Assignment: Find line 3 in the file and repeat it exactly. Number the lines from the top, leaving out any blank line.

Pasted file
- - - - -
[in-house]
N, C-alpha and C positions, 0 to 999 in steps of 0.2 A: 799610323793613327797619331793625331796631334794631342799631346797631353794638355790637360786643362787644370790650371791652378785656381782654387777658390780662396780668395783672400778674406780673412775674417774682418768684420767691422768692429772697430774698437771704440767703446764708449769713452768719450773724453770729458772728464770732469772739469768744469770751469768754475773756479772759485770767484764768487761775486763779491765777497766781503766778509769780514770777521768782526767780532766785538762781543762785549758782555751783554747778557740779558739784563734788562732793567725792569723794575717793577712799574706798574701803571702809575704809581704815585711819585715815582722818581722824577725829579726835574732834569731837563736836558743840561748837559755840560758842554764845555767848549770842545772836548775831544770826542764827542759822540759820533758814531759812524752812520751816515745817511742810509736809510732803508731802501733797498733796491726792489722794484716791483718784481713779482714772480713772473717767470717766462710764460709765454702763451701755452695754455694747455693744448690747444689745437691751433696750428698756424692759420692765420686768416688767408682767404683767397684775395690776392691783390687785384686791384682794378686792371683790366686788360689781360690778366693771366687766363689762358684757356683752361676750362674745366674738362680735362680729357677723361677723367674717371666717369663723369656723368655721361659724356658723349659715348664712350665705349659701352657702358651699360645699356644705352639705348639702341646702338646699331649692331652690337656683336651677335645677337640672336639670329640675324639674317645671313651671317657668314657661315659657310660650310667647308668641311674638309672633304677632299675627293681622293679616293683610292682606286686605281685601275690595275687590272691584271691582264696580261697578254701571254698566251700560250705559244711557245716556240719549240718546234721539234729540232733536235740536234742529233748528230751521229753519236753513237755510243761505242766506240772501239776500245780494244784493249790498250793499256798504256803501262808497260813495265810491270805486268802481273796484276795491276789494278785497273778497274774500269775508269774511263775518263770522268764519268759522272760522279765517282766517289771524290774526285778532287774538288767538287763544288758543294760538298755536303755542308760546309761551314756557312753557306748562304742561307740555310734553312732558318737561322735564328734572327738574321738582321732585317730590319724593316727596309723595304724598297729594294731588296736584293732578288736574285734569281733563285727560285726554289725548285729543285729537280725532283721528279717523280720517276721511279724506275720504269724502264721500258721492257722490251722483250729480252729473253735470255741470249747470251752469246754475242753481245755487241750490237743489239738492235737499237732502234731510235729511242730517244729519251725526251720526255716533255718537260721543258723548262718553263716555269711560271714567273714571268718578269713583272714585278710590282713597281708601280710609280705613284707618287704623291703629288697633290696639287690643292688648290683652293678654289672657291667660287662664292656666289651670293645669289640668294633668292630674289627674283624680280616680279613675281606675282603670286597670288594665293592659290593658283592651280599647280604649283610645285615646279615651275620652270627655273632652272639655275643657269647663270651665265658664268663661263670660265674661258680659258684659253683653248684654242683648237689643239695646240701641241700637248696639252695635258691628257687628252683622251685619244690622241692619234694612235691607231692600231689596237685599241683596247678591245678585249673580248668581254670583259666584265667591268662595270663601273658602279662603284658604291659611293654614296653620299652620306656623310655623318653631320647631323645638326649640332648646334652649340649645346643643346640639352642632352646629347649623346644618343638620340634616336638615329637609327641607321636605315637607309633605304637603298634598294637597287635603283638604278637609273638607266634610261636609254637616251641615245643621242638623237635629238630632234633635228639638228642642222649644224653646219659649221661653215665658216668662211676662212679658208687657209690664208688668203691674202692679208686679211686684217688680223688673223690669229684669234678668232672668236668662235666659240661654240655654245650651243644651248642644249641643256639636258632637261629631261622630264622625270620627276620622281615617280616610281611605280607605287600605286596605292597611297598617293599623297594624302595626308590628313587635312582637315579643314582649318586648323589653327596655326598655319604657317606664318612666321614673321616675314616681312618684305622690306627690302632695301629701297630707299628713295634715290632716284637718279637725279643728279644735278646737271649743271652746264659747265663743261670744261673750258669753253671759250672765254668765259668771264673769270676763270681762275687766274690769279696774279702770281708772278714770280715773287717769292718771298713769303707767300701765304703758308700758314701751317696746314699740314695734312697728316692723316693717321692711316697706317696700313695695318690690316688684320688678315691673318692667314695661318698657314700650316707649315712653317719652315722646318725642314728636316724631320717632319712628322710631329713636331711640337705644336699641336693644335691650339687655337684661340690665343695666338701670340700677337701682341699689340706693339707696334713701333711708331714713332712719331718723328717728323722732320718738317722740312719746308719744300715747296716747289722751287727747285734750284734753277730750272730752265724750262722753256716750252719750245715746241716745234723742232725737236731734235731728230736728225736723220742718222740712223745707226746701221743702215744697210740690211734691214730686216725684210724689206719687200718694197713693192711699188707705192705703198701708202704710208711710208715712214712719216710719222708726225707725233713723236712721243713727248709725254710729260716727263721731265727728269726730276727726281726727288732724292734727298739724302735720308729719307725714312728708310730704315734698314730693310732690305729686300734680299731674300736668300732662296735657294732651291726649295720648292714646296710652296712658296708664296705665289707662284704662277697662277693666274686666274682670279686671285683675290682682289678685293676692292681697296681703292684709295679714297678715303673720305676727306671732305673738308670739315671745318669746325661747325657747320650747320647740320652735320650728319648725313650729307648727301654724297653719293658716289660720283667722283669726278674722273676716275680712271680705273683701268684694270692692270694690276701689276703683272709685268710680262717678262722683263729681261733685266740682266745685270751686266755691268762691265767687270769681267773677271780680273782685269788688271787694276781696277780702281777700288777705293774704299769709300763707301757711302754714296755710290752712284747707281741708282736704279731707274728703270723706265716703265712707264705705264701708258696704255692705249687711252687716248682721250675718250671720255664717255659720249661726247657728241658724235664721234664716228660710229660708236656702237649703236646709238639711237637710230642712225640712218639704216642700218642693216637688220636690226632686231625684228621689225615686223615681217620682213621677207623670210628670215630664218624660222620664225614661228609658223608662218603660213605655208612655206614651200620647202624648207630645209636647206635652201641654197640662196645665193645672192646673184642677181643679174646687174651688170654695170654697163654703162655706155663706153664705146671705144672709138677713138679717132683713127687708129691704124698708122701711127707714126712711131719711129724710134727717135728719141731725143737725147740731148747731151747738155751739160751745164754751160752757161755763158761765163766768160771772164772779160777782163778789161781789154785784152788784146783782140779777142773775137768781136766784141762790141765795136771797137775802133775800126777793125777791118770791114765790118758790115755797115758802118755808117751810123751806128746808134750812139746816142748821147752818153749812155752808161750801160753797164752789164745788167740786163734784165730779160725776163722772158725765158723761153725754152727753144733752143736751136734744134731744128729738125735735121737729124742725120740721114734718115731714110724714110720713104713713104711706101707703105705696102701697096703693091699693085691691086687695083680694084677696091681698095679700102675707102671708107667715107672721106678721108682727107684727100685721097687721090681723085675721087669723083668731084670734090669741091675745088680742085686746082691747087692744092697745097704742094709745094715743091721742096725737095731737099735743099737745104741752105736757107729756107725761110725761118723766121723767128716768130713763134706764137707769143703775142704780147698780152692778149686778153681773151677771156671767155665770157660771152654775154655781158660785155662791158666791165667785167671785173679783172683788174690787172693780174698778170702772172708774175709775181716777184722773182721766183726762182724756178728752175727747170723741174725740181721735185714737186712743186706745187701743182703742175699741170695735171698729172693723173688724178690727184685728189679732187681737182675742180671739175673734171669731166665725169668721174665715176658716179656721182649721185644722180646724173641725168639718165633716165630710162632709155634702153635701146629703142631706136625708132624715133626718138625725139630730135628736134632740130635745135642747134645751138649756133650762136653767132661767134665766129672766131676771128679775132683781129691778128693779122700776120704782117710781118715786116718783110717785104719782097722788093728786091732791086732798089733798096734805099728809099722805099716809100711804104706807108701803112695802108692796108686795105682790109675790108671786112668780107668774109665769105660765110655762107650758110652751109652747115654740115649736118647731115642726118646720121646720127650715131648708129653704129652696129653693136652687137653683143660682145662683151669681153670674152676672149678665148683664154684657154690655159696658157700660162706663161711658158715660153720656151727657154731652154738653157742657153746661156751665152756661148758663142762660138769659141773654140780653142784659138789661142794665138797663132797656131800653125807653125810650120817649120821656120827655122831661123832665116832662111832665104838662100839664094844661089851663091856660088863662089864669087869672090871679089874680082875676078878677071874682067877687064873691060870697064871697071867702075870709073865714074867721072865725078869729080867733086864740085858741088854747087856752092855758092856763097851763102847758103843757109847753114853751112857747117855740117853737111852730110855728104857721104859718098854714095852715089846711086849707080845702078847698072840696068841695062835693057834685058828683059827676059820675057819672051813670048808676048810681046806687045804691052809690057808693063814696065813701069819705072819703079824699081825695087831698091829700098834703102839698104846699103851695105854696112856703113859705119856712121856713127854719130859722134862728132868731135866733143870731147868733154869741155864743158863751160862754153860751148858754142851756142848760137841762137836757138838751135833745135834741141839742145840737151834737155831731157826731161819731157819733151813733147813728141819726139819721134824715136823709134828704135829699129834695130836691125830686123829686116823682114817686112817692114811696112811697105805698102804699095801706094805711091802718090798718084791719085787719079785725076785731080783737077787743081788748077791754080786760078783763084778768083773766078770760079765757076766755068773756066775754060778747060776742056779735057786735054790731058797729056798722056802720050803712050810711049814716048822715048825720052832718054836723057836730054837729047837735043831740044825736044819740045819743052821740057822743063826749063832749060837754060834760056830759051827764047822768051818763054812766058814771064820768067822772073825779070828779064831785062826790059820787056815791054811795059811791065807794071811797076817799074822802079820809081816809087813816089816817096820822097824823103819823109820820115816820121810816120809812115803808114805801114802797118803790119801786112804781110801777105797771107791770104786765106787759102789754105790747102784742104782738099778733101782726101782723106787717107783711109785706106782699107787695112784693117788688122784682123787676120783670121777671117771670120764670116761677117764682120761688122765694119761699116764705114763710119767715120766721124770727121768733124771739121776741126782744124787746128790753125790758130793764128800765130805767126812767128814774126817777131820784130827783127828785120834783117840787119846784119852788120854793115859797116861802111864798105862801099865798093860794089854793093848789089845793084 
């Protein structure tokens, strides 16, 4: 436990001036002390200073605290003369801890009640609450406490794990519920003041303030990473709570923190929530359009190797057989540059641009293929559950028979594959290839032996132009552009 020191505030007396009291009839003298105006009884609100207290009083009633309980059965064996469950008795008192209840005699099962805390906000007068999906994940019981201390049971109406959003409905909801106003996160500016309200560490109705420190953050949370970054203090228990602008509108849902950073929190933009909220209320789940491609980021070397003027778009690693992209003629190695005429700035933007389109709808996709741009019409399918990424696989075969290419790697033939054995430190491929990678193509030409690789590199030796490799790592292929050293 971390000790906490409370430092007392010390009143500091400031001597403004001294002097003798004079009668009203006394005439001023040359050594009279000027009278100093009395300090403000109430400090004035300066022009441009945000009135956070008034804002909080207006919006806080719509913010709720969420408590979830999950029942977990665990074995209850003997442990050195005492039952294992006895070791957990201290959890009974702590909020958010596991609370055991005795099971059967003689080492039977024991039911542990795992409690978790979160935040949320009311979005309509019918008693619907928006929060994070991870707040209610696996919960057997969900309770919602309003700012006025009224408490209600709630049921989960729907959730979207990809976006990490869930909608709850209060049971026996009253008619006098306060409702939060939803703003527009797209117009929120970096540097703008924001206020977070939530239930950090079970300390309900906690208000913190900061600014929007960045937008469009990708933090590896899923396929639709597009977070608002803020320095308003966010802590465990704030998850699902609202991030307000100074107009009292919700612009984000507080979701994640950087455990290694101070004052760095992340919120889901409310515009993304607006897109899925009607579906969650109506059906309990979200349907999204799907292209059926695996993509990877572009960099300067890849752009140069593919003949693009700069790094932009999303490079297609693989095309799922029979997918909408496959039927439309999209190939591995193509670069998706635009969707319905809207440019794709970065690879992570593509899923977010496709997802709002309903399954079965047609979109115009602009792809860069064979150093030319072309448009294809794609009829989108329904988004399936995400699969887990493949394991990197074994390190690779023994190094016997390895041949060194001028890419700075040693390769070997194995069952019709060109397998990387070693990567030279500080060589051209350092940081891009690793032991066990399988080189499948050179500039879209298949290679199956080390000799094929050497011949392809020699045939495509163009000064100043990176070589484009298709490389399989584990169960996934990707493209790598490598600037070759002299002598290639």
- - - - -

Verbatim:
């Protein structure tokens, strides 16, 4: 436990001036002390200073605290003369801890009640609450406490794990519920003041303030990473709570923190929530359009190797057989540059641009293929559950028979594959290839032996132009552009 020191505030007396009291009839003298105006009884609100207290009083009633309980059965064996469950008795008192209840005699099962805390906000007068999906994940019981201390049971109406959003409905909801106003996160500016309200560490109705420190953050949370970054203090228990602008509108849902950073929190933009909220209320789940491609980021070397003027778009690693992209003629190695005429700035933007389109709808996709741009019409399918990424696989075969290419790697033939054995430190491929990678193509030409690789590199030796490799790592292929050293 971390000790906490409370430092007392010390009143500091400031001597403004001294002097003798004079009668009203006394005439001023040359050594009279000027009278100093009395300090403000109430400090004035300066022009441009945000009135956070008034804002909080207006919006806080719509913010709720969420408590979830999950029942977990665990074995209850003997442990050195005492039952294992006895070791957990201290959890009974702590909020958010596991609370055991005795099971059967003689080492039977024991039911542990795992409690978790979160935040949320009311979005309509019918008693619907928006929060994070991870707040209610696996919960057997969900309770919602309003700012006025009224408490209600709630049921989960729907959730979207990809976006990490869930909608709850209060049971026996009253008619006098306060409702939060939803703003527009797209117009929120970096540097703008924001206020977070939530239930950090079970300390309900906690208000913190900061600014929007960045937008469009990708933090590896899923396929639709597009977070608002803020320095308003966010802590465990704030998850699902609202991030307000100074107009009292919700612009984000507080979701994640950087455990290694101070004052760095992340919120889901409310515009993304607006897109899925009607579906969650109506059906309990979200349907999204799907292209059926695996993509990877572009960099300067890849752009140069593919003949693009700069790094932009999303490079297609693989095309799922029979997918909408496959039927439309999209190939591995193509670069998706635009969707319905809207440019794709970065690879992570593509899923977010496709997802709002309903399954079965047609979109115009602009792809860069064979150093030319072309448009294809794609009829989108329904988004399936995400699969887990493949394991990197074994390190690779023994190094016997390895041949060194001028890419700075040693390769070997194995069952019709060109397998990387070693990567030279500080060589051209350092940081891009690793032991066990399988080189499948050179500039879209298949290679199956080390000799094929050497011949392809020699045939495509163009000064100043990176070589484009298709490389399989584990169960996934990707493209790598490598600037070759002299002598290639």